In contrast, Becker has attributed the main effect to a decrease in joint loading, relaxation,and an increase in general physical conditioning. There have been studies showing beneficialeffects of balneotherapies on several factors such as reduction in pain and grip strength.Effectiveness of balneotherapy is not only associated with hot water but also with theminerals contained in the water. It has been claimed that mineral waters have some positiveeffects in balneotherapy. Water has mechanical, chemical, and physical action mechanisms.Its mechanical action occurs during the bath when the body weight decreases by 50% to90% depending on the type of bath. In cases of muscle weakness or widespread painful jointinflammation, this action allows the patients to perform their exercise programs. Inaddition, various studies have shown that balneotherapy leads to muscle, tendon, andligament relaxation and a feeling of well-being. Here the action mechanism providesexponential benefits. Decreasing perception of pain by increasing the pain thresholds at freenerve endings, relieving muscle spasm by effecting gamma muscle fibers, peripheralvasodilatation, and removal of painful mediators are among these mechanisms. In addition,balneotherapy has a sedating effect by increasing acetylcholine release from the centralnervous system through activation of parasympathetic nervous system. Endorphin releasethroughout the therapy also contributes to improved action mechanisms.Effects of balneotherapy on the immune system have recently become a subject of interest.There are some speculations about its immunostimulatory and inhibitory effects. Inparticular, alterations in release of interleukin-1 and interleukin-6, tumor necrosis factor-alpha, and gamma-interferon, which have a role in etiopathogenesis of inflammatoryarthritis, have been reported.Environmental changes while at balneotherapy should also be considered. Physical andmental comfort, cessation of home duties, and vacation atmosphere are among positivefactors that may also contribute to the healing process.In conclusion, although the effects of balneotherapy are currently not clarified, it is apalliative treatment in rheumatoid diseases through various mechanisms. There is need forfurther appropriately designed studies encompassing assessment of quality of life as anoutcome measure.Physiotherapy treatment is important in helping patients with Arthritis manage theirdisease. In conjunction with occupational therapists, physiotherapists educate patients in joint protection strategies, use of assistive devices, and performance of therapeuticexercises.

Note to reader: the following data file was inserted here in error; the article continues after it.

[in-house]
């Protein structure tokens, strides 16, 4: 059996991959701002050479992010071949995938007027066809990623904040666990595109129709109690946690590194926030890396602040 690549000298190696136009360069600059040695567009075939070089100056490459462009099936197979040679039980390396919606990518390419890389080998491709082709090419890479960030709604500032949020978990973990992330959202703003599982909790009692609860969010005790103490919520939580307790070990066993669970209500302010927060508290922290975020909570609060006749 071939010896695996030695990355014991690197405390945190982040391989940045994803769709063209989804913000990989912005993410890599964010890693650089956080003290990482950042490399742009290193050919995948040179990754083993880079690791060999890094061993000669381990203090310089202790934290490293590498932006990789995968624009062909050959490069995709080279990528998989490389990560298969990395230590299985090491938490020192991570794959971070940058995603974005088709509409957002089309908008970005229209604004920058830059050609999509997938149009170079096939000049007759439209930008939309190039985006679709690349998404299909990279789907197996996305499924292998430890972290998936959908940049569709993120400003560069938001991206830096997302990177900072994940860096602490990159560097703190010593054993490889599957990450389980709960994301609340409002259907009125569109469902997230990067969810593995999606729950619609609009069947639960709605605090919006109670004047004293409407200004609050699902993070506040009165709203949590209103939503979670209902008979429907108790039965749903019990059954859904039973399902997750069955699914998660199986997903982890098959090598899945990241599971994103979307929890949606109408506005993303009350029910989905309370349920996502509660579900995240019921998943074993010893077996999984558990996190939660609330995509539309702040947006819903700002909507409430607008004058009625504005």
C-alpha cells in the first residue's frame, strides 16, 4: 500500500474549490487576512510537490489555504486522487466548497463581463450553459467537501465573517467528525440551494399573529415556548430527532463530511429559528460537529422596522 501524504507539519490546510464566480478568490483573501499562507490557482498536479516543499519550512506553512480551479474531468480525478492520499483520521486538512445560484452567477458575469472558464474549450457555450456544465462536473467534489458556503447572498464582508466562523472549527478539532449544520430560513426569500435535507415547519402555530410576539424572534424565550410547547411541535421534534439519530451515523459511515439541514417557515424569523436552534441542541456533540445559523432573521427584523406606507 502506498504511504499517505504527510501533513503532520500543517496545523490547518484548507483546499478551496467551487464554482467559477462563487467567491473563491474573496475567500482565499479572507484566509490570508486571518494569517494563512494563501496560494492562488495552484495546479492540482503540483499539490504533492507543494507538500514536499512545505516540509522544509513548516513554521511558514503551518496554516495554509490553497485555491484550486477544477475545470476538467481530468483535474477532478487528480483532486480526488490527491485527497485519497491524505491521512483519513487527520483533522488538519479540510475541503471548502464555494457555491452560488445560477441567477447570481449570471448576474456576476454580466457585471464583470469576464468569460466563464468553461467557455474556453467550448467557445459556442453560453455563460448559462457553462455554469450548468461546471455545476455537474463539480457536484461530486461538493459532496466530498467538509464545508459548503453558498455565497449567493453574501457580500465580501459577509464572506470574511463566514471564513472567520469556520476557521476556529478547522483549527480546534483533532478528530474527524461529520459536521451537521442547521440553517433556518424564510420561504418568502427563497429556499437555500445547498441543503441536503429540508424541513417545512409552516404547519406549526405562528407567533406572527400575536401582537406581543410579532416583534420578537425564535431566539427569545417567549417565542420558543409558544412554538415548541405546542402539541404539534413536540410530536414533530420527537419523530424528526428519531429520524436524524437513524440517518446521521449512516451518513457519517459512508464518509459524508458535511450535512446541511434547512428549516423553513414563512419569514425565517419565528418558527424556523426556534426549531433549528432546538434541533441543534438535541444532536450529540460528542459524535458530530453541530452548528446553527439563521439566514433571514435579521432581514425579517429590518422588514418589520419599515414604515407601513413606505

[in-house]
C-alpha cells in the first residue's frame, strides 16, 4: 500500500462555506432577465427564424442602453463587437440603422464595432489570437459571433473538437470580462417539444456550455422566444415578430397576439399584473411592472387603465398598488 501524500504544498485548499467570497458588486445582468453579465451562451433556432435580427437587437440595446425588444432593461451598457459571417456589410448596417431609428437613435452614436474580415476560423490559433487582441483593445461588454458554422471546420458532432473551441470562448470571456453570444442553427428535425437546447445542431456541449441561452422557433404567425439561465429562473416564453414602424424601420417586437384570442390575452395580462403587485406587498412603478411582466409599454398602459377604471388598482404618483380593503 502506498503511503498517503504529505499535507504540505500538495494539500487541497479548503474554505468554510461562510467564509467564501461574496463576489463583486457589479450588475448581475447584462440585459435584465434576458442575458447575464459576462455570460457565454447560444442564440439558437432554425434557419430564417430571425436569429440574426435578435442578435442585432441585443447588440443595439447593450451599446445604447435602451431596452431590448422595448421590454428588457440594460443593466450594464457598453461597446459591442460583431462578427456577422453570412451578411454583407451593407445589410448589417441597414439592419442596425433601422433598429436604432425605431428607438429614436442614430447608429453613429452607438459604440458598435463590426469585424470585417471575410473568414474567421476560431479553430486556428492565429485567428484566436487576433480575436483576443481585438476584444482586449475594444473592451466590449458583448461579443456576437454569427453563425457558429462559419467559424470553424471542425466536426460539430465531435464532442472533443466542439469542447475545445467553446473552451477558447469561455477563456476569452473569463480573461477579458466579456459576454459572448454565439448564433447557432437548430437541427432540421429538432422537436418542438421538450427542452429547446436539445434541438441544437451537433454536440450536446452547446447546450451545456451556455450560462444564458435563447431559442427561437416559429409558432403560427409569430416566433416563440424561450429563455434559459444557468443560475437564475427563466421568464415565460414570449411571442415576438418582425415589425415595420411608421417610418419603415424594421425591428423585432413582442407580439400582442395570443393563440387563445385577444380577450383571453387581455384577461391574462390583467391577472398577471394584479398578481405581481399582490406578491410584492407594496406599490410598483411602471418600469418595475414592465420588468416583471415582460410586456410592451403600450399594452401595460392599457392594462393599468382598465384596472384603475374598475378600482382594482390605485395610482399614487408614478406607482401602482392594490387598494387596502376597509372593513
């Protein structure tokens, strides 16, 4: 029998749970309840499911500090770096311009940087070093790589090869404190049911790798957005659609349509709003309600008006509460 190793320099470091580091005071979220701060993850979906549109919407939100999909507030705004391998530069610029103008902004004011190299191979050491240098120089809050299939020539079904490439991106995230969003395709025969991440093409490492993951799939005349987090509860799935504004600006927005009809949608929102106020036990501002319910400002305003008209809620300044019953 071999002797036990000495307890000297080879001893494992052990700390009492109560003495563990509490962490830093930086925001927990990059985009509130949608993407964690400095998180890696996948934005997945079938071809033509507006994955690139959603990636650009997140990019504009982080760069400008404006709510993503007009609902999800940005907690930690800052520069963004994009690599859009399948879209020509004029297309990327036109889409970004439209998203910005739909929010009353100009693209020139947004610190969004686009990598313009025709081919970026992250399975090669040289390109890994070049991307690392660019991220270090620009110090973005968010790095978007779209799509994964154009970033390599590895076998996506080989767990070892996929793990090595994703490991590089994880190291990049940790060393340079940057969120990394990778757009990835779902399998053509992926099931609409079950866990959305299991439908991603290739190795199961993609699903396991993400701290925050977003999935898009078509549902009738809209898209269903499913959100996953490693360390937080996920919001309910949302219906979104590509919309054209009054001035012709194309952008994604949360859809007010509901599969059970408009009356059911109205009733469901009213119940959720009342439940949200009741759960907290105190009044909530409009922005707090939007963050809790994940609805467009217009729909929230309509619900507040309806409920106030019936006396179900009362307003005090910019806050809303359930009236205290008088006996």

Joint Protection Strategies
Joint protection strategies, such as rest and splinting, using compressive gloves, assistivedevices, and adaptive equipment, have beneficial effects in managing Arthritis symptomsand deformities.